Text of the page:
Problem is, the tool changer is a heavy item, so the machine had to be upgraded to thicker materials and a rack and pinion setup to accommodate. If I wanted the option of the tool changer in the future, there was all sorts of things I couldn't cheap out on for the initial build. Then, going rack and pinion meant I had to pay for double the electronics as it has a motor on both sides. But, I cannot cheap out on that either in case down the track I ever did want the tool changer.

Then there was the idea of paying for things twice. I could buy a cheap spindle that I need to replace often, or I could buy a water cooled spindle for $1500 and then its wasted money if I upgrade down the track, or I could just put that 1500 towards the tool changer and not waste money.

So I had my brain stewing over all these options for a long time and decided all in or not at all.

The computer I bought to run it all just arrived today so I have to find the time to sit down and set it up with all the software. Think that'll be a job for tonight since I cannot go to work (torn shoulder)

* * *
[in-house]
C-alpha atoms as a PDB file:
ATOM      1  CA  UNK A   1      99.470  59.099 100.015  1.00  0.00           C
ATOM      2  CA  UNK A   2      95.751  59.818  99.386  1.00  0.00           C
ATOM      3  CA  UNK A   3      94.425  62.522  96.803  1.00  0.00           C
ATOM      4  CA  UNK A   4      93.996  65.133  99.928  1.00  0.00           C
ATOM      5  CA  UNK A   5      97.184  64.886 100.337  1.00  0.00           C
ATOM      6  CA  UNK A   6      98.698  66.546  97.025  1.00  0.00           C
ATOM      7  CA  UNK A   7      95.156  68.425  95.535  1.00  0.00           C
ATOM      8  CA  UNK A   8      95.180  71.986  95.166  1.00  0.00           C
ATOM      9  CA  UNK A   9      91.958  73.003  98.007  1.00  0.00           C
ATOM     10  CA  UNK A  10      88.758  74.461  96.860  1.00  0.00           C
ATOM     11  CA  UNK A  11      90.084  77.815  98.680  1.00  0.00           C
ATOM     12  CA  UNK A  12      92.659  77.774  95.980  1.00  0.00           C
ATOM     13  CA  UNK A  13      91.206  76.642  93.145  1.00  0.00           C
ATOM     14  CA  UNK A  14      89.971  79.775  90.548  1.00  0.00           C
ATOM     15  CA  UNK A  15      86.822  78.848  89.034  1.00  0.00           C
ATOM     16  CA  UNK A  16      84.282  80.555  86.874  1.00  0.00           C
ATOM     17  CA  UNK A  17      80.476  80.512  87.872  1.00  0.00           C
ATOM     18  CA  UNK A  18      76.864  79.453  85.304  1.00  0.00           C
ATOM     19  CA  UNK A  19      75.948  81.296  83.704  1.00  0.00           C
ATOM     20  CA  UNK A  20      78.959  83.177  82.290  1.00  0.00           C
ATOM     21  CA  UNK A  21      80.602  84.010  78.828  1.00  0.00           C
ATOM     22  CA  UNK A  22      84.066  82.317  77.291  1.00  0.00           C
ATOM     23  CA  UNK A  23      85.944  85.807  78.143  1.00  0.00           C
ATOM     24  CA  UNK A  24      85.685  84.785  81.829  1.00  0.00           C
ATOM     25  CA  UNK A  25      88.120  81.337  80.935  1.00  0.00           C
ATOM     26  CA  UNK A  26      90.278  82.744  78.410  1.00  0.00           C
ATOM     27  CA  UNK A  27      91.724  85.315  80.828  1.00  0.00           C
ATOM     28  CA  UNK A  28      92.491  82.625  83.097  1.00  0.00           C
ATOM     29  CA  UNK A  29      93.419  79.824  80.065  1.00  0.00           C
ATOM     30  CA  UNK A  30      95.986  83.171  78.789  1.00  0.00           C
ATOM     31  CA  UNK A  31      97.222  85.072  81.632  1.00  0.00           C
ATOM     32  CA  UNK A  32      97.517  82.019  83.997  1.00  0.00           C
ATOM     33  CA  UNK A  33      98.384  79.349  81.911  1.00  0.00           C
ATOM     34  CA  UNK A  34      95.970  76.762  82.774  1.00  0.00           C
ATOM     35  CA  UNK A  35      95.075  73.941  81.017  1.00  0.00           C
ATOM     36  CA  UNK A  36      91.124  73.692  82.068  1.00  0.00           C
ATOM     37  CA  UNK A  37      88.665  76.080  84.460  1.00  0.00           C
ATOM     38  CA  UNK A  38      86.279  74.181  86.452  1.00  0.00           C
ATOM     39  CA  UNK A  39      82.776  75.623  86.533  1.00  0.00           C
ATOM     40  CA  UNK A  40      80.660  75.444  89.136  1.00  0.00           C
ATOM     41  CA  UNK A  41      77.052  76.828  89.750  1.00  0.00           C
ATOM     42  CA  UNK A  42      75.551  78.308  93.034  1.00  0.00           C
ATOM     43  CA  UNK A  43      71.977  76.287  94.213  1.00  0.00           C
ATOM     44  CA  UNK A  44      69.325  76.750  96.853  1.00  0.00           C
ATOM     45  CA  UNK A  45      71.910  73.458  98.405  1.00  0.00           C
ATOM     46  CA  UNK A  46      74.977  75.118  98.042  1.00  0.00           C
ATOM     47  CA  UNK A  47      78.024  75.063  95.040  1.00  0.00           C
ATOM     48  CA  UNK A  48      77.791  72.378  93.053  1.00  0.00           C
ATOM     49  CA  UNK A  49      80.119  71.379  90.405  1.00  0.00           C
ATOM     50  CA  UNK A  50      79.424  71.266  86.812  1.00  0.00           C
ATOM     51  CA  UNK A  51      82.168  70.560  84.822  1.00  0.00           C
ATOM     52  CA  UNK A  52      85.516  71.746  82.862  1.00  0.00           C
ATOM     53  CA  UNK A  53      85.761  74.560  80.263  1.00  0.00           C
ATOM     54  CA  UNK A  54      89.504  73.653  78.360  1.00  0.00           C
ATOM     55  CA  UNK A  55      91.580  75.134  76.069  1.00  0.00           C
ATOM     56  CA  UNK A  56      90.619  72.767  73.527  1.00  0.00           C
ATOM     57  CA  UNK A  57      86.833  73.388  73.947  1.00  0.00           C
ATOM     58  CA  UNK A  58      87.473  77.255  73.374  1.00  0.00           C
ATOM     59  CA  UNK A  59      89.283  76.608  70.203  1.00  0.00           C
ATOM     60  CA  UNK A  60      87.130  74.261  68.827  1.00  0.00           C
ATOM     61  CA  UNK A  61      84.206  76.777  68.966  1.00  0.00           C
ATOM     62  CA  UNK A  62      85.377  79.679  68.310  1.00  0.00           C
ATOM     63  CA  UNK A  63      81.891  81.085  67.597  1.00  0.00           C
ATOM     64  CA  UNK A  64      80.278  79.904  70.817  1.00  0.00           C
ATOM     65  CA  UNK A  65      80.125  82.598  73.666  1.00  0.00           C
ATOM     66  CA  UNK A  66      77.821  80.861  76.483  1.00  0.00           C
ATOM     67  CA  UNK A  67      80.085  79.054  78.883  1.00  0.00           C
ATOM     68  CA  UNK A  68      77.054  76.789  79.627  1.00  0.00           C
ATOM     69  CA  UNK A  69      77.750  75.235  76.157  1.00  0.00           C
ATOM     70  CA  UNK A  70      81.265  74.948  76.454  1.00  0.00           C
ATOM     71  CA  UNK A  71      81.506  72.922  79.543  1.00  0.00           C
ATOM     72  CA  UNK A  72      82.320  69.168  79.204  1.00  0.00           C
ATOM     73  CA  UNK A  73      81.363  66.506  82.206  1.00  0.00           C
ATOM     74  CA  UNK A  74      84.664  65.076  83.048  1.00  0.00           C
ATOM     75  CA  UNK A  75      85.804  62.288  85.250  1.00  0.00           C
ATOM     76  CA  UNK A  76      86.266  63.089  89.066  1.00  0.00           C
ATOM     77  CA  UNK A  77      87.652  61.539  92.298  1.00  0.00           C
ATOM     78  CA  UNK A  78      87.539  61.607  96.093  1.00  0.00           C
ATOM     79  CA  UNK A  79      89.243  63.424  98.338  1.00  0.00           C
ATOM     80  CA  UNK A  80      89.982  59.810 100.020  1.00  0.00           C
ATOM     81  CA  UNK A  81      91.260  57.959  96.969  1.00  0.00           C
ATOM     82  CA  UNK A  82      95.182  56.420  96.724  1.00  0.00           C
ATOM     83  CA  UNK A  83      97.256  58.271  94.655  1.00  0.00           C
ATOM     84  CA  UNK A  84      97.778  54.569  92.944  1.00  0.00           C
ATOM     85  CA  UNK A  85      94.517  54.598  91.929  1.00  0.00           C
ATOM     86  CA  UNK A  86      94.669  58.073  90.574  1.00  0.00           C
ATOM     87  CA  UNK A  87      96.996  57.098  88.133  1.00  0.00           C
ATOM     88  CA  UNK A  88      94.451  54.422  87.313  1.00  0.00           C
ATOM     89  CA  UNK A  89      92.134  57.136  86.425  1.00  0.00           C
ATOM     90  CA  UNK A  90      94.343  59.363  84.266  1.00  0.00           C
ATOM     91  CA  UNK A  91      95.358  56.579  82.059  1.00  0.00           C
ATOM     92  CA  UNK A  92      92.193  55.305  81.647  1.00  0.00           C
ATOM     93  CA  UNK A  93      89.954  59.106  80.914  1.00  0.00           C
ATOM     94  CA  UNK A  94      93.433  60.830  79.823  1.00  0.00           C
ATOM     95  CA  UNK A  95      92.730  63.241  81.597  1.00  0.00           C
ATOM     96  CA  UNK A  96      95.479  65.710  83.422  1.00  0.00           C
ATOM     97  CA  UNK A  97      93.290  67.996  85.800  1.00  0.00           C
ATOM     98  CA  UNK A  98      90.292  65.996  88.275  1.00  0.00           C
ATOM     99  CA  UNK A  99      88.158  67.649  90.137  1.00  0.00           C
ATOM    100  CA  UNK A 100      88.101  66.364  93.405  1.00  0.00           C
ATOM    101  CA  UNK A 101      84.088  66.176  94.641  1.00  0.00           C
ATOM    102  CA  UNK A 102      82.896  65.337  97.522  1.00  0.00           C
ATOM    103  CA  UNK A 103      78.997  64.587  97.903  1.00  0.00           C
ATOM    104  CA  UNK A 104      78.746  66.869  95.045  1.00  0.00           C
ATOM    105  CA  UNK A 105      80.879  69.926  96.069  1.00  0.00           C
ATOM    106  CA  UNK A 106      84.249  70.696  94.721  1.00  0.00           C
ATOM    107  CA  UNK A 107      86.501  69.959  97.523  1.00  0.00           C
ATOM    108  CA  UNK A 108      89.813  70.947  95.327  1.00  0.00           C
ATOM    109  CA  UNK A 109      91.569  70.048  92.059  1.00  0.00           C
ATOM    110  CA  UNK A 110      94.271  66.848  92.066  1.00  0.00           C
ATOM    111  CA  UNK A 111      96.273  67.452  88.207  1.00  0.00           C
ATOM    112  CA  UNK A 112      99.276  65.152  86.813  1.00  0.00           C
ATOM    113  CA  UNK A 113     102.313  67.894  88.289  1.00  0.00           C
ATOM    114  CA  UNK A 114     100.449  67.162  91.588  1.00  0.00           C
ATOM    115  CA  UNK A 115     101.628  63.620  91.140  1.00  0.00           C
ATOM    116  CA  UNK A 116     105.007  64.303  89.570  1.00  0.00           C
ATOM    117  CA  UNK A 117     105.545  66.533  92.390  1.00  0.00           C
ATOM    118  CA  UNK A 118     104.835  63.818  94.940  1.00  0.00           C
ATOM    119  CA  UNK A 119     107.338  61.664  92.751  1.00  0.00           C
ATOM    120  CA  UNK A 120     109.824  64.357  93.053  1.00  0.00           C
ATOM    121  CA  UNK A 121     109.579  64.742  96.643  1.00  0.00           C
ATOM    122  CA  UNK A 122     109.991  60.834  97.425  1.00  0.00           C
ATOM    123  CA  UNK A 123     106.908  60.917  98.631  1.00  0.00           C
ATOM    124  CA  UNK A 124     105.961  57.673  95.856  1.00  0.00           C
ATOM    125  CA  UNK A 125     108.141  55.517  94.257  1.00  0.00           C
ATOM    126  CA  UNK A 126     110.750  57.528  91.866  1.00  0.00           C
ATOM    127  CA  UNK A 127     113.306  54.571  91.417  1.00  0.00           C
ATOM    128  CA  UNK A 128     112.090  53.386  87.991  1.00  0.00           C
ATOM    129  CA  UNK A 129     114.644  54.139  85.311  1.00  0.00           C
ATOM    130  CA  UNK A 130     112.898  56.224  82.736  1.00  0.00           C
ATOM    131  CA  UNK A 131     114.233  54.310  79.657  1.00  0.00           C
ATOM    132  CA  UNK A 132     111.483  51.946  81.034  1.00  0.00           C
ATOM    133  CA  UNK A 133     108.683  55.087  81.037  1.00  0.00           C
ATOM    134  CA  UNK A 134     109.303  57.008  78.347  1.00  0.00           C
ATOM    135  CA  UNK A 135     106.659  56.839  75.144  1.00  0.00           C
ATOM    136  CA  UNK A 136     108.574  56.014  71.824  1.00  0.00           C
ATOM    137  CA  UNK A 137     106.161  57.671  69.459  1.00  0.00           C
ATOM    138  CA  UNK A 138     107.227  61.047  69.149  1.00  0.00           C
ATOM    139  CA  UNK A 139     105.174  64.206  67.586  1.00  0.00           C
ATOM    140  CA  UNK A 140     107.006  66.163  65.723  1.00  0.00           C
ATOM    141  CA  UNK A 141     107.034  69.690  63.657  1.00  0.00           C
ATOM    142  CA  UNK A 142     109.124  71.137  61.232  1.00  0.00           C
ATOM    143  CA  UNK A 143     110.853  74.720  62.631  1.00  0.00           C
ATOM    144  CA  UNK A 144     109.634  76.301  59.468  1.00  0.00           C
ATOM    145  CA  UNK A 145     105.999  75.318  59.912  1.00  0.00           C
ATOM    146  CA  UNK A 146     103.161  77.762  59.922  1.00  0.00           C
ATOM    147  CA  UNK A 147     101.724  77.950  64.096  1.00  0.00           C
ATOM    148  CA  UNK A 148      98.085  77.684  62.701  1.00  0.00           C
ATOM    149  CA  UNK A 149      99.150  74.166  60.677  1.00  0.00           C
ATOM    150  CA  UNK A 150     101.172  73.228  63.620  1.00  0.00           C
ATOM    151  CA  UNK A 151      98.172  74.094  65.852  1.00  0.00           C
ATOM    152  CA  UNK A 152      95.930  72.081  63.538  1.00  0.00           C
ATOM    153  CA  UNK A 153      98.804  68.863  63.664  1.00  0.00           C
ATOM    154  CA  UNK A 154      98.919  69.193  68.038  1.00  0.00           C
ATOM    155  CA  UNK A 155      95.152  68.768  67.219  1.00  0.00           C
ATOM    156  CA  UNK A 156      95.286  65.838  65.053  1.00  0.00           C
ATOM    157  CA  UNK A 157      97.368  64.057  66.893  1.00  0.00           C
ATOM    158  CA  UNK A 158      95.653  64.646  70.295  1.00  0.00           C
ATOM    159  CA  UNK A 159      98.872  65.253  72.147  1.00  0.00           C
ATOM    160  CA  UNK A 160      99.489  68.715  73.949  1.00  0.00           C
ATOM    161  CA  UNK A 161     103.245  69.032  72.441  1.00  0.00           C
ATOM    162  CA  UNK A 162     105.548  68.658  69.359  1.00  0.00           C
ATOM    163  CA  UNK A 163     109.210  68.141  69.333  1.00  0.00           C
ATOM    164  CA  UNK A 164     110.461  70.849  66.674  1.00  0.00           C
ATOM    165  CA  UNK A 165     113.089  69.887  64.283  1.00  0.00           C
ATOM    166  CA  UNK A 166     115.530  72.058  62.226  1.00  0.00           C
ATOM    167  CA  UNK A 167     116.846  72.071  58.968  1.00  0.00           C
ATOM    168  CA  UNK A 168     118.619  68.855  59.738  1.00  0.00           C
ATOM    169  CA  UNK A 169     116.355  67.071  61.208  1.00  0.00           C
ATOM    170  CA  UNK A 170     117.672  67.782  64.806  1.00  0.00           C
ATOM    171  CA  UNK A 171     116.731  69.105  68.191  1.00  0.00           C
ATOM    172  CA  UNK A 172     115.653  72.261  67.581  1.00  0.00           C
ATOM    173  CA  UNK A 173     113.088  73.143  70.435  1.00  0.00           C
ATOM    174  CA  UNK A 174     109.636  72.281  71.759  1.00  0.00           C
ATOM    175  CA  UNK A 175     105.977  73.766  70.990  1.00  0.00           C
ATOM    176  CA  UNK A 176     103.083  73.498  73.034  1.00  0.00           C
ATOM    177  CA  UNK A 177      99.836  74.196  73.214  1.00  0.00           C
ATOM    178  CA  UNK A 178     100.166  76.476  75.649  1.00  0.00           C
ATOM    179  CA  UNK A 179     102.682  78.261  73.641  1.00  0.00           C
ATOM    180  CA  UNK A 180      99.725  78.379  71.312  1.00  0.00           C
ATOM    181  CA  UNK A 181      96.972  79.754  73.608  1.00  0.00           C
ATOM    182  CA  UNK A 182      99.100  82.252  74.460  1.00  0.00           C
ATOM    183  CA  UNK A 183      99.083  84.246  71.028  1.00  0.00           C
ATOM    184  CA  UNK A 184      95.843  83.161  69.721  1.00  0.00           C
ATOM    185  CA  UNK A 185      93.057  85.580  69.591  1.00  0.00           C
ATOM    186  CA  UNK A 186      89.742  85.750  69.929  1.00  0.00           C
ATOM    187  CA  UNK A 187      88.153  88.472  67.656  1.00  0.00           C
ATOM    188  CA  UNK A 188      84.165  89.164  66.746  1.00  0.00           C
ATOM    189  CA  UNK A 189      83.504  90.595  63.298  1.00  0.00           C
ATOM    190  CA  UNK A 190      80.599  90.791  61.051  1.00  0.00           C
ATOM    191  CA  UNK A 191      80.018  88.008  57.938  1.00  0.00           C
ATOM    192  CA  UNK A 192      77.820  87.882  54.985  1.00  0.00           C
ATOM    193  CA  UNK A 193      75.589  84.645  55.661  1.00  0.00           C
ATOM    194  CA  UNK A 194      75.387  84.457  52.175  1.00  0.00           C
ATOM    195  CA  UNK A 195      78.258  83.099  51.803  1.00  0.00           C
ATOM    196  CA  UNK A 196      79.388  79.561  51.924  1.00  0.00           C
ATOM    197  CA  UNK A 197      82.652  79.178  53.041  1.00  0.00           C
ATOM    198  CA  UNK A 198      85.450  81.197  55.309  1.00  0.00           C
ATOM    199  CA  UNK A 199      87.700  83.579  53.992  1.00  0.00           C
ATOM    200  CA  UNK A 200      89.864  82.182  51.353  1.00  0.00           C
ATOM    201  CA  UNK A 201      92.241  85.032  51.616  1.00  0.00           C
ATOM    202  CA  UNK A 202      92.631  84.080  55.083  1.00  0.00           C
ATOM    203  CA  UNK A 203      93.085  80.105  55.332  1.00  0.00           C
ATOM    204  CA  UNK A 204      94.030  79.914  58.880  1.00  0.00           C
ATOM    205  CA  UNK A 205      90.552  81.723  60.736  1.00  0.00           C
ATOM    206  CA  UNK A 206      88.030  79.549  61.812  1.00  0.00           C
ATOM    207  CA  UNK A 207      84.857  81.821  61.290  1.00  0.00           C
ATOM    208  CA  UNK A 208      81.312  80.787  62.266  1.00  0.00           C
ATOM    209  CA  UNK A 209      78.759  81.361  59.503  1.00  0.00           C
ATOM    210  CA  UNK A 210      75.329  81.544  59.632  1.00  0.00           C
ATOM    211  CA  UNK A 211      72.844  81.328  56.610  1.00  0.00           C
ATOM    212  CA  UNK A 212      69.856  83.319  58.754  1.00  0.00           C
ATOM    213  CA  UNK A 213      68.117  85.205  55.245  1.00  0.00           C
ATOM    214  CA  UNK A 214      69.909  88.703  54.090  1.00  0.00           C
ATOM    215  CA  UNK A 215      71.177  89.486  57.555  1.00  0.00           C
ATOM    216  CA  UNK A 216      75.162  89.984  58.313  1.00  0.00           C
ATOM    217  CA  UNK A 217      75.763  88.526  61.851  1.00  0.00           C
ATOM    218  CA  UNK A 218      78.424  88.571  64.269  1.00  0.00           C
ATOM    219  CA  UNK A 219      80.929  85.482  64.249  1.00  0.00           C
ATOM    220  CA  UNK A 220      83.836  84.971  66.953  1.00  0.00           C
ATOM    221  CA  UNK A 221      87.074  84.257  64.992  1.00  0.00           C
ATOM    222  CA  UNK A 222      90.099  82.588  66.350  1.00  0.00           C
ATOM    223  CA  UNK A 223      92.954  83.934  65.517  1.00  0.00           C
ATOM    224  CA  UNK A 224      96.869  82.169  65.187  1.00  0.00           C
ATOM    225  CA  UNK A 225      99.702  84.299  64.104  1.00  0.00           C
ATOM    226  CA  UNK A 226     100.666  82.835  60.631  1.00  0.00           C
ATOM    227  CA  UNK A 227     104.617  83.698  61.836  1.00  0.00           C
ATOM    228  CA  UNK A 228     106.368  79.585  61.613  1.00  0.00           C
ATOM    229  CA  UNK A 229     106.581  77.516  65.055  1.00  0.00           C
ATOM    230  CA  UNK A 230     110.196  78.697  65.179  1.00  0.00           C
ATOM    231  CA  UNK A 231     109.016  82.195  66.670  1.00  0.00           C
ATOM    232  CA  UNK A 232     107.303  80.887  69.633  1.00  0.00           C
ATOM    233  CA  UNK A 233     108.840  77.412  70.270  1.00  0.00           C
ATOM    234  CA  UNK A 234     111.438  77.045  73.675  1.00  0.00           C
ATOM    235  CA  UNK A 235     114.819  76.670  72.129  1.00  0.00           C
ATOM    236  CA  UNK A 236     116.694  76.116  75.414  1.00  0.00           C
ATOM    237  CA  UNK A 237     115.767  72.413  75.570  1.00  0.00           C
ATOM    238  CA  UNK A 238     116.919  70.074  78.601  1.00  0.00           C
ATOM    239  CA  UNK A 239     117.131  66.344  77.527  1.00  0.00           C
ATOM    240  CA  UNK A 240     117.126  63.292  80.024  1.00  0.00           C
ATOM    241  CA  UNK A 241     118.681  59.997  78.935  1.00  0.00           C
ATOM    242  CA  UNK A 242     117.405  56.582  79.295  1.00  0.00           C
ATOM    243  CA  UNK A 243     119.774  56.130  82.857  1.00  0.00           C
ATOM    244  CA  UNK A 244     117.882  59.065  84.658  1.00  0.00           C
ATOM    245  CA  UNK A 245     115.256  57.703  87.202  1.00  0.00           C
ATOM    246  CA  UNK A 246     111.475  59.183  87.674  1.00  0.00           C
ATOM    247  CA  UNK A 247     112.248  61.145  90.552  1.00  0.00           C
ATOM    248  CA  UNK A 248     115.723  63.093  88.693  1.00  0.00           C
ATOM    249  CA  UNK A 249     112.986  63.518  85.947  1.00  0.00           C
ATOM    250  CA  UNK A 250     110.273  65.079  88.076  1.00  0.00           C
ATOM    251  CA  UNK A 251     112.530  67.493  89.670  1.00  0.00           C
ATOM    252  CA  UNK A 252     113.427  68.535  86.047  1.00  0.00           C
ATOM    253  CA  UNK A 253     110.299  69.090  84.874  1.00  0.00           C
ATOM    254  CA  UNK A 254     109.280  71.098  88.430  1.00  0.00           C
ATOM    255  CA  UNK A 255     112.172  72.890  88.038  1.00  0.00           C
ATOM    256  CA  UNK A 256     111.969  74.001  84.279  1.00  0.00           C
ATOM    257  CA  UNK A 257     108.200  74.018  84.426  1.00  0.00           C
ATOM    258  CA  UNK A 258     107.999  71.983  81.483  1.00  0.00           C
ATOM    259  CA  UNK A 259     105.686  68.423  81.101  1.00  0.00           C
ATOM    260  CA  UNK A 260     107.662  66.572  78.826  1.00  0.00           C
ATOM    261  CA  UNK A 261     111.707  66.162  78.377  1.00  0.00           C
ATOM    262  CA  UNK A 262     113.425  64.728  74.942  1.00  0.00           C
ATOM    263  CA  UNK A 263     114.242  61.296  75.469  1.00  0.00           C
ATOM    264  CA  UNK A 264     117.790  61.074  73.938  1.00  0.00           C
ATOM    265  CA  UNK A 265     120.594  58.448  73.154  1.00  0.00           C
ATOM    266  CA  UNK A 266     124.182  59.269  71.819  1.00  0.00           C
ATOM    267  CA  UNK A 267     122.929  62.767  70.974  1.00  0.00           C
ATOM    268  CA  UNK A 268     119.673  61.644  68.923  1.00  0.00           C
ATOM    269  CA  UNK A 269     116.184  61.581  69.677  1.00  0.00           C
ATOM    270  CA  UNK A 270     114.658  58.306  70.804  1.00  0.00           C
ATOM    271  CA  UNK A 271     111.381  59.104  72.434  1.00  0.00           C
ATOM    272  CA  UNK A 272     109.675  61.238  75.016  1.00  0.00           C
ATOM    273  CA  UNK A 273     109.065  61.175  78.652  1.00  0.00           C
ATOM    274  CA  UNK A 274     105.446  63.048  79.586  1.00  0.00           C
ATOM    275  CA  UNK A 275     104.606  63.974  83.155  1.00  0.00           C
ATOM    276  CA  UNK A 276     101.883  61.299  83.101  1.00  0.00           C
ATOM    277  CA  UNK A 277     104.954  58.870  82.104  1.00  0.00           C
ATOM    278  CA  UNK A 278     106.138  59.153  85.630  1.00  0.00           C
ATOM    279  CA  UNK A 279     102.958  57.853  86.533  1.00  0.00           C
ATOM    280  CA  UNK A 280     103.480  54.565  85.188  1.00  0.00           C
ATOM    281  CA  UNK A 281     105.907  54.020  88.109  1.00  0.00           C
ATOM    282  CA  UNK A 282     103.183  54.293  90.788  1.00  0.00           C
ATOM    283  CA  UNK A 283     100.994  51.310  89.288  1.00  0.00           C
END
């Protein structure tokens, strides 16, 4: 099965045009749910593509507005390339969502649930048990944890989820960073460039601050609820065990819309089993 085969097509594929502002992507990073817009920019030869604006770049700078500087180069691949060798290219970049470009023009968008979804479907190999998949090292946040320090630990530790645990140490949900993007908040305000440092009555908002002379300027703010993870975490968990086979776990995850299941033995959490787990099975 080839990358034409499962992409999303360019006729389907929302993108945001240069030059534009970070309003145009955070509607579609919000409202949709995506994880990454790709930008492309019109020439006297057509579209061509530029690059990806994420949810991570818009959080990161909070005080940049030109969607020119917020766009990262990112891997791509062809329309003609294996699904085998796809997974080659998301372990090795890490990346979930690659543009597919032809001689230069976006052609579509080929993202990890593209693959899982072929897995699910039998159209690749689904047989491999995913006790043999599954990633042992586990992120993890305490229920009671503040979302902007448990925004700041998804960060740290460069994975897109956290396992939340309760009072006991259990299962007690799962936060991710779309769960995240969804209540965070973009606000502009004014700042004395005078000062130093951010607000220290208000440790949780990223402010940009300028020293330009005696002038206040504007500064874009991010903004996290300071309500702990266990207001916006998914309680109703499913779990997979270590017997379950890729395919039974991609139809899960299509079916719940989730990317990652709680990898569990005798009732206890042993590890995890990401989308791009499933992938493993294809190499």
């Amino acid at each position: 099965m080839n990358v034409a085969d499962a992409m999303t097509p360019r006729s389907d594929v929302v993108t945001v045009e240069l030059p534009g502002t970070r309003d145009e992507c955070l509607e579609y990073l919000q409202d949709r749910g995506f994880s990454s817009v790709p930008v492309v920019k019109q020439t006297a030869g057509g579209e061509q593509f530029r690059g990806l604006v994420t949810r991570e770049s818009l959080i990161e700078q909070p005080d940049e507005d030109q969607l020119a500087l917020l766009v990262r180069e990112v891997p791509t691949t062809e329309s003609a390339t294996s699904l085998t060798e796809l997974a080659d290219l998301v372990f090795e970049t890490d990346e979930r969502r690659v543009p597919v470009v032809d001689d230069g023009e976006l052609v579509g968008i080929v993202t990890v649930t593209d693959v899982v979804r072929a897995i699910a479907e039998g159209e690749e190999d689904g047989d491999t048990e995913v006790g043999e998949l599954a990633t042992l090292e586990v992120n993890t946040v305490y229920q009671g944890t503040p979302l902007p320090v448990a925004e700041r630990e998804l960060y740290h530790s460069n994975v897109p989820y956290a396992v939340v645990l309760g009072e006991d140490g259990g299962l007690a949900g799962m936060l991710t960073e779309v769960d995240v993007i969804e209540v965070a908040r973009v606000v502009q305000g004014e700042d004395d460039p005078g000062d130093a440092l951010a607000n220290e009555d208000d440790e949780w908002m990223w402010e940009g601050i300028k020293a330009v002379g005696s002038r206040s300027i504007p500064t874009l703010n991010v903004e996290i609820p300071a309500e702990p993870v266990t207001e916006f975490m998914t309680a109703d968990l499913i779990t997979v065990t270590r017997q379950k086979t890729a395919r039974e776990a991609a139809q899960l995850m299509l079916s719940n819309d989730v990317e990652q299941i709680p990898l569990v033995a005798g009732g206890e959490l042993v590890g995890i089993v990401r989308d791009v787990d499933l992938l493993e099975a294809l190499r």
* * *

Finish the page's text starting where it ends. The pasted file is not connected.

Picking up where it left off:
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You will likely end up covering the bed with an MDF spoil board anyway. You loose 3/4" of clearance to the gantry, but there are advantages are worth it. I machined slots in my MDF board that line up with the T-slots, so you can still access them. Once the board is mounted, I surface it with a fly cutter. This ensures that the surface of the board is exactly flat to the gantry. T-slot tables are rarely flat from the factory. You can machine locator pins in the spoil board for specific jobs, and screw workpieces directly into the MDF if needed. One big advantage is if you have a corrupt file, or if you programmed the Z on your toolpath wrong, it doesnt ruin your T-slot table. When the surface gets all boogered up after use, you simply re-surface it and you're good to go. Doing it this way gives you the rigidity of an aluminum table, and the machine ability of an MDF table.